Re: [vhdl-200x] Implicit conversion, Overloading, & Strong Typing

Subject: Re: [vhdl-200x] Implicit conversion, Overloading, & Strong Typing
From: Jim Lewis (
Date: Thu Dec 18 2003 - 16:18:51 PST

Hamish Moffatt wrote:

> The problem is that it's implicit, not that it's a conversion function
> with overloading etc. The latter is fine.

Actually, I believe you are comfortable with this
behavior, you are just stuck on "implicit".
Let me give an example:

   signal A, Y : unsigned (8 downto 0) ;

   Y <= A + "000001111" ;
   Y <= A + 15 ;

This is overloading. The compiler picks the right "+" operator
to call based on the equation and we are happy. It only knows
which one to call based on type of the operands.

   if Cs = '1' and Cs2 = '1' then -- if1
   if Cs1 and Cs2 then -- if2

Here the compiler also picks the right "COND" operator for the
expression. For the first one (if1), it sees the top
expression is boolean so it realizes it does not need to call "COND".
For the second one (if2), it sees the top expression results in
std_ulogic, so it applies the "COND" operator to
convert from std_ulogic to boolean. Again, this is all based
on the value of the expression that the top level *conditional*
evaluates to.

The big difference between the "implicit" call and
the handling of overloading is that with overloading,
something is always called. Here when the *conditional*
evaluates to boolean, nothing is called; when the *conditional*
evaluates to bit, the "COND" for bit is called; when the
*conditional* evaluates to std_ulogic, the "COND for std_ulogic
is called.

Evan Lavelle wrote:
> Hang on. You can't overload an expression; that doesn't make sense. You
> want to change the type of an expression according to its context.

Technically, you are correct.
It is an implicit operator that is being proposed to be added.

I am trying to make an analogy that states that shows the
similarity between implicit conversion and operator overloading.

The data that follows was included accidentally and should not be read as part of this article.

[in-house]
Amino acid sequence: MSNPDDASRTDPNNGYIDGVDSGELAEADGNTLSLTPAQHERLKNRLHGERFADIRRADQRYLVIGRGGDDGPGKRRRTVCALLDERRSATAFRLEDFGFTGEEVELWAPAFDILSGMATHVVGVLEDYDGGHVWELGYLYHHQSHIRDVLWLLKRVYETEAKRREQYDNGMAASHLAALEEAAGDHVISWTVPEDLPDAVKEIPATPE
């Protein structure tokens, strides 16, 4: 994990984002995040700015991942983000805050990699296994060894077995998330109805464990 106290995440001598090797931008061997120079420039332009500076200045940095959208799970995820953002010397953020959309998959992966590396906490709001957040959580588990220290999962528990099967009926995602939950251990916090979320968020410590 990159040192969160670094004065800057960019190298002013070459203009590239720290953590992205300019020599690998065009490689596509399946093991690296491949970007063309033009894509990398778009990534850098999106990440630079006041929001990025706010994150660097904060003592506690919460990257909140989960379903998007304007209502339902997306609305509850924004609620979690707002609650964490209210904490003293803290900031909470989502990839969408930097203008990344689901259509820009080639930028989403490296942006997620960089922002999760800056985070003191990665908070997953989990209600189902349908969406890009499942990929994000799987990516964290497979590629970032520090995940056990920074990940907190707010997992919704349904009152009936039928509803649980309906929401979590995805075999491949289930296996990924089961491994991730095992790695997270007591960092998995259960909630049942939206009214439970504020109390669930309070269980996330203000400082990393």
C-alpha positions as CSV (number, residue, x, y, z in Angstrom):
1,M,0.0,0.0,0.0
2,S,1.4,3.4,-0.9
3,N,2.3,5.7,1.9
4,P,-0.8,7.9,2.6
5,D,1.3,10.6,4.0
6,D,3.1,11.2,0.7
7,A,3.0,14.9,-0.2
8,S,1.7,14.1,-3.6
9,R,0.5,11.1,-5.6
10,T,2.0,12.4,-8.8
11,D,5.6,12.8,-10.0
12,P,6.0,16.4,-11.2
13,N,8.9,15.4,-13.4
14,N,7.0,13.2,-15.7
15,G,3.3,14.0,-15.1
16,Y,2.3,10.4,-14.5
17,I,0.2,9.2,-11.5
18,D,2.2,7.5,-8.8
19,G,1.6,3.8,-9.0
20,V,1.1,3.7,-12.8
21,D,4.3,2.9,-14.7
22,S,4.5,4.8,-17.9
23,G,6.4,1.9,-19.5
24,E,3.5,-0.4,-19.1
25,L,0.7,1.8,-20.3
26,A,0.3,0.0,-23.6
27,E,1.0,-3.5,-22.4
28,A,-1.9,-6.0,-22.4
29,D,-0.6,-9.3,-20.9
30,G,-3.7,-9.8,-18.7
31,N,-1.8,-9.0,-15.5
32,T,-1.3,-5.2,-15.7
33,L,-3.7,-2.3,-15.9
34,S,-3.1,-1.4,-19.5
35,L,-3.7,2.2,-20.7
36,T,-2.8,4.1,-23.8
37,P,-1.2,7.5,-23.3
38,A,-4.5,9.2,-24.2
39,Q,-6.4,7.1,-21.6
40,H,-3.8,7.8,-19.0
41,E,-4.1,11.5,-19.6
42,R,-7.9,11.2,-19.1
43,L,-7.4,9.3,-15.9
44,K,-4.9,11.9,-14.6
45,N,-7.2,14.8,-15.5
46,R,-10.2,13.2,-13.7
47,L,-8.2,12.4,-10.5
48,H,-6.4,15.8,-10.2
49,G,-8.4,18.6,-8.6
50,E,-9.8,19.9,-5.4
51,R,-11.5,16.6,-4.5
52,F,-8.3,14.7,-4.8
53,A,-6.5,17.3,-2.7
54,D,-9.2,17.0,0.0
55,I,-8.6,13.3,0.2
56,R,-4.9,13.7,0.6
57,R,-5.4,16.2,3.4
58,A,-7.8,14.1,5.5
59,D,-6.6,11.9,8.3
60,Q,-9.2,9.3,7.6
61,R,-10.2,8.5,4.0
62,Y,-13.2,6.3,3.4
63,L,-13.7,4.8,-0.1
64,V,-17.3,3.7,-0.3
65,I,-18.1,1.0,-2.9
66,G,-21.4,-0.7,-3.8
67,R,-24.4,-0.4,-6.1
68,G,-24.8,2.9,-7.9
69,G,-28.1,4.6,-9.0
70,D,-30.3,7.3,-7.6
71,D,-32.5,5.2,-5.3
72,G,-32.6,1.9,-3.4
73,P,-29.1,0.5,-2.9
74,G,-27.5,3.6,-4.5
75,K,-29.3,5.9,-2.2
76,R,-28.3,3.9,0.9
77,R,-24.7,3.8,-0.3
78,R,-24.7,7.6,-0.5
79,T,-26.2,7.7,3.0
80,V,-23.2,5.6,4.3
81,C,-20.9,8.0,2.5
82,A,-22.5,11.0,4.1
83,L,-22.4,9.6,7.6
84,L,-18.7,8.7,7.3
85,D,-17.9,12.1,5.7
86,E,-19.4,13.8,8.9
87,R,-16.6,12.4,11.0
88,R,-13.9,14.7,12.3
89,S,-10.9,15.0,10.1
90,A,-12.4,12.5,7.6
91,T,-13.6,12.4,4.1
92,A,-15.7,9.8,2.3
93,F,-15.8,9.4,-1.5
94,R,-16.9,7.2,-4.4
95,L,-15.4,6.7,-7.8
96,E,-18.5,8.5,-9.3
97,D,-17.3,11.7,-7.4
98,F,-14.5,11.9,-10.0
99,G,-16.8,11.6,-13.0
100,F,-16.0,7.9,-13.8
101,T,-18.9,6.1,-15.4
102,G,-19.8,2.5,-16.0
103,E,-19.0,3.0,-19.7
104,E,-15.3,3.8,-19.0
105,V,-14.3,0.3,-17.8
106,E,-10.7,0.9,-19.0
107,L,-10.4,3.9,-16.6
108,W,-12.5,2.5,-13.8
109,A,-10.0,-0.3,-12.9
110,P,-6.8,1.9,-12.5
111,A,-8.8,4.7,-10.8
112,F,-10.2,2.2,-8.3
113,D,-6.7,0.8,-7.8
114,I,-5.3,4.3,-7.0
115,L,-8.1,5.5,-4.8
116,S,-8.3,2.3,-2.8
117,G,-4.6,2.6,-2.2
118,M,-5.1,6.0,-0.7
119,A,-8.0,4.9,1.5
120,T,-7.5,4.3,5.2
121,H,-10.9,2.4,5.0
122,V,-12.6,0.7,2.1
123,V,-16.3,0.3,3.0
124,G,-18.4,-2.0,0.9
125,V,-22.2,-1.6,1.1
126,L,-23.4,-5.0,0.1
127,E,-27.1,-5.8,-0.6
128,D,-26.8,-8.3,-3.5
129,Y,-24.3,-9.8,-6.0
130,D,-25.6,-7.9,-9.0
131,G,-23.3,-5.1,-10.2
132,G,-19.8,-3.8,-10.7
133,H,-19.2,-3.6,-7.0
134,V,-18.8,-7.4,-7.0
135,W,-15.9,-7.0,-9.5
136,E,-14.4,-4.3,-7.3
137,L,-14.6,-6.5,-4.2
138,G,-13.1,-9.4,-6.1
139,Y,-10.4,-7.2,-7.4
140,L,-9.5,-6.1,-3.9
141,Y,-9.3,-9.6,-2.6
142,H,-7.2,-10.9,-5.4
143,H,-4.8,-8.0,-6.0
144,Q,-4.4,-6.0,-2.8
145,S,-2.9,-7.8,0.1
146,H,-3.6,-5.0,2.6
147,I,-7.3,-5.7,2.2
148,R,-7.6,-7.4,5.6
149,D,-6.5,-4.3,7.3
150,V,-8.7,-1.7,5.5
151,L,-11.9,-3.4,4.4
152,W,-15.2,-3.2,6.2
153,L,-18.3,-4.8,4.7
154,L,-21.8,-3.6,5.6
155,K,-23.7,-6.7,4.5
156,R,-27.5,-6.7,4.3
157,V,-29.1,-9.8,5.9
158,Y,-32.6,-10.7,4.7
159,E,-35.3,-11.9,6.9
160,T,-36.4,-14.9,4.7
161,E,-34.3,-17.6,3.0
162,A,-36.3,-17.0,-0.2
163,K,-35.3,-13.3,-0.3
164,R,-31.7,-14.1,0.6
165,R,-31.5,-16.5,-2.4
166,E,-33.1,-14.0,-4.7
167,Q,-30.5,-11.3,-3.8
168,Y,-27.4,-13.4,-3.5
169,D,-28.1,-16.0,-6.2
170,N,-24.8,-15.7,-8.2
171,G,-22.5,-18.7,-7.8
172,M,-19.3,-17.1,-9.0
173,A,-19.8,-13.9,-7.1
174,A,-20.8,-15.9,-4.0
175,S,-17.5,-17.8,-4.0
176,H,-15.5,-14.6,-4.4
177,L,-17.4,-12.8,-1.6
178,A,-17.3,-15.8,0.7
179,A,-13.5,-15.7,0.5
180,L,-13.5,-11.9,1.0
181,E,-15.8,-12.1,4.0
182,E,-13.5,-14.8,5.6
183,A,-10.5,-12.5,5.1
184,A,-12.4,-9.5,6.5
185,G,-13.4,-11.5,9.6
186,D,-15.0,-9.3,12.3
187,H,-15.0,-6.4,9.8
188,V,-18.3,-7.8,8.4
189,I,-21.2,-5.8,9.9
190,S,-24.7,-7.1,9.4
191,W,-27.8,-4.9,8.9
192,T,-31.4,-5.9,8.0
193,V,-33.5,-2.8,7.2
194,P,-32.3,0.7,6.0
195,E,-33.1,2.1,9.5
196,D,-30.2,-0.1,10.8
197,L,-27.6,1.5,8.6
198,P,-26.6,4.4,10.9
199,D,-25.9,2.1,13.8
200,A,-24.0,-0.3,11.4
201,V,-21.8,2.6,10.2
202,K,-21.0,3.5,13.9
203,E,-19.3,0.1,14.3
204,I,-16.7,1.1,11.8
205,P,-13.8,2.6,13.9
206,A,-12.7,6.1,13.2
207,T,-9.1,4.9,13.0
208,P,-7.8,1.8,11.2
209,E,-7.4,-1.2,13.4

See the example above.

Hamish Moffatt wrote:
> Overloading of the binary logic operators will be crucial too; otherwise
> it's useless. Without it you can't write ...
Agreed. It is in my write-up already. I will be publishing
the write-up shortly. Sorry for the delay (I have been
replying to emails).

This is a really important feature as it also allows expressions

    if Cs1 and Cs2 and (Addr = X"A5") then
-- sul sul boolean <<<---- Types

Something else good this does is for the following decode logic.
Currently the Reg1Sel must be coded as follows:

   Reg1Sel <= '1' when Cs1='1' and Cs2='1' and (Addr = X"A5") else '0' ;

With just the overloading of the binary logic operators, I can

   Reg1Sel <= Cs1 and Cs2 and (Addr=X"A5") ;

For me, the second one is a more natural way to think.

I think it is more natural to think in terms of
std_ulogic equations than it is to think in terms of
boolean equations (and use ='1').

Evan Lavelle wrote:
> It's time to get
> some perspective here. An 'average' chip, if it exists, might take from
> 5 to 100 man years to specify, design, code, document, verify, and
> implement. How much of this 5 - 100 man years is taking up with typing
> on a keyboard? Forget it; it's *zero*.
I agree design capture time is zero, but this is not a reason
not to improve the expressiveness of the language.
I could use this argument to say nothing needs to be done
to either VHDL or Verilog WRT to RTL design. I think we
all agree there are things that each of us want.

I think this one is going to remain a religious topic.
Perhaps the idea to put the "COND" operators and
logic operator overloading into a separate package
should be adopted so we all get something.
Note, package proliferation does not excite me.
I think once people start using it, that it will
become the defacto way to code.


Jim Lewis
Director of Training   
SynthWorks Design Inc. 

Expert VHDL Training for Hardware Design and Verification ~~~~~~~~~~~~~~~~~~~~~~~~~~~~~~~~~~~~~~~~~~~~~~~~~~~~~~~~~~~~~

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